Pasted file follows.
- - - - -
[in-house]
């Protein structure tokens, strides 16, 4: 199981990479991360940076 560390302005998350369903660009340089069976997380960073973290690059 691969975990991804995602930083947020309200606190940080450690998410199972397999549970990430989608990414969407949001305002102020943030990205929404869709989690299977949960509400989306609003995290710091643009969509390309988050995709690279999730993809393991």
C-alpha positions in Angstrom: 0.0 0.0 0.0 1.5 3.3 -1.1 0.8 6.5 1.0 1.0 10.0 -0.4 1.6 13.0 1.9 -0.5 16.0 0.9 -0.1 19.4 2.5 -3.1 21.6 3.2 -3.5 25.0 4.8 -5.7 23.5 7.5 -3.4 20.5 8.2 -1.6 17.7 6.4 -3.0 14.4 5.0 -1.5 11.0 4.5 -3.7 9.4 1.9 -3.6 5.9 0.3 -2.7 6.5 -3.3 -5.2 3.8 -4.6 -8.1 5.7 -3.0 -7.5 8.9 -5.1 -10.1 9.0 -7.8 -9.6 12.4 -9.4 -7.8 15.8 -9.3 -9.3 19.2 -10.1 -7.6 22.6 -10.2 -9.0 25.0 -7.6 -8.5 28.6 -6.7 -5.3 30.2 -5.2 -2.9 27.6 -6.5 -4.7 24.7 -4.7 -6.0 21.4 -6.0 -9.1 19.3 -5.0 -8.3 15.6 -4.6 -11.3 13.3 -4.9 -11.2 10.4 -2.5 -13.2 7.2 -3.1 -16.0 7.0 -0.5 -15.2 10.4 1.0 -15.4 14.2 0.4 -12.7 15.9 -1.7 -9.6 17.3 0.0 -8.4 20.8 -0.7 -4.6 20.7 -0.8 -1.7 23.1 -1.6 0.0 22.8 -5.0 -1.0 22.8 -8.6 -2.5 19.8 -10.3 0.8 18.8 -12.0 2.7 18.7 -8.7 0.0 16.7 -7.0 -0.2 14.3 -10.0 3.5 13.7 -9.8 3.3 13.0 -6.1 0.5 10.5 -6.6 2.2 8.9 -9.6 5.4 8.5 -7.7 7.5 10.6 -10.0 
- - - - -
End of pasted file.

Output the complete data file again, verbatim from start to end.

[in-house]
């Protein structure tokens, strides 16, 4: 199981990479991360940076 560390302005998350369903660009340089069976997380960073973290690059 691969975990991804995602930083947020309200606190940080450690998410199972397999549970990430989608990414969407949001305002102020943030990205929404869709989690299977949960509400989306609003995290710091643009969509390309988050995709690279999730993809393991």
C-alpha positions in Angstrom: 0.0 0.0 0.0 1.5 3.3 -1.1 0.8 6.5 1.0 1.0 10.0 -0.4 1.6 13.0 1.9 -0.5 16.0 0.9 -0.1 19.4 2.5 -3.1 21.6 3.2 -3.5 25.0 4.8 -5.7 23.5 7.5 -3.4 20.5 8.2 -1.6 17.7 6.4 -3.0 14.4 5.0 -1.5 11.0 4.5 -3.7 9.4 1.9 -3.6 5.9 0.3 -2.7 6.5 -3.3 -5.2 3.8 -4.6 -8.1 5.7 -3.0 -7.5 8.9 -5.1 -10.1 9.0 -7.8 -9.6 12.4 -9.4 -7.8 15.8 -9.3 -9.3 19.2 -10.1 -7.6 22.6 -10.2 -9.0 25.0 -7.6 -8.5 28.6 -6.7 -5.3 30.2 -5.2 -2.9 27.6 -6.5 -4.7 24.7 -4.7 -6.0 21.4 -6.0 -9.1 19.3 -5.0 -8.3 15.6 -4.6 -11.3 13.3 -4.9 -11.2 10.4 -2.5 -13.2 7.2 -3.1 -16.0 7.0 -0.5 -15.2 10.4 1.0 -15.4 14.2 0.4 -12.7 15.9 -1.7 -9.6 17.3 0.0 -8.4 20.8 -0.7 -4.6 20.7 -0.8 -1.7 23.1 -1.6 0.0 22.8 -5.0 -1.0 22.8 -8.6 -2.5 19.8 -10.3 0.8 18.8 -12.0 2.7 18.7 -8.7 0.0 16.7 -7.0 -0.2 14.3 -10.0 3.5 13.7 -9.8 3.3 13.0 -6.1 0.5 10.5 -6.6 2.2 8.9 -9.6 5.4 8.5 -7.7 7.5 10.6 -10.0 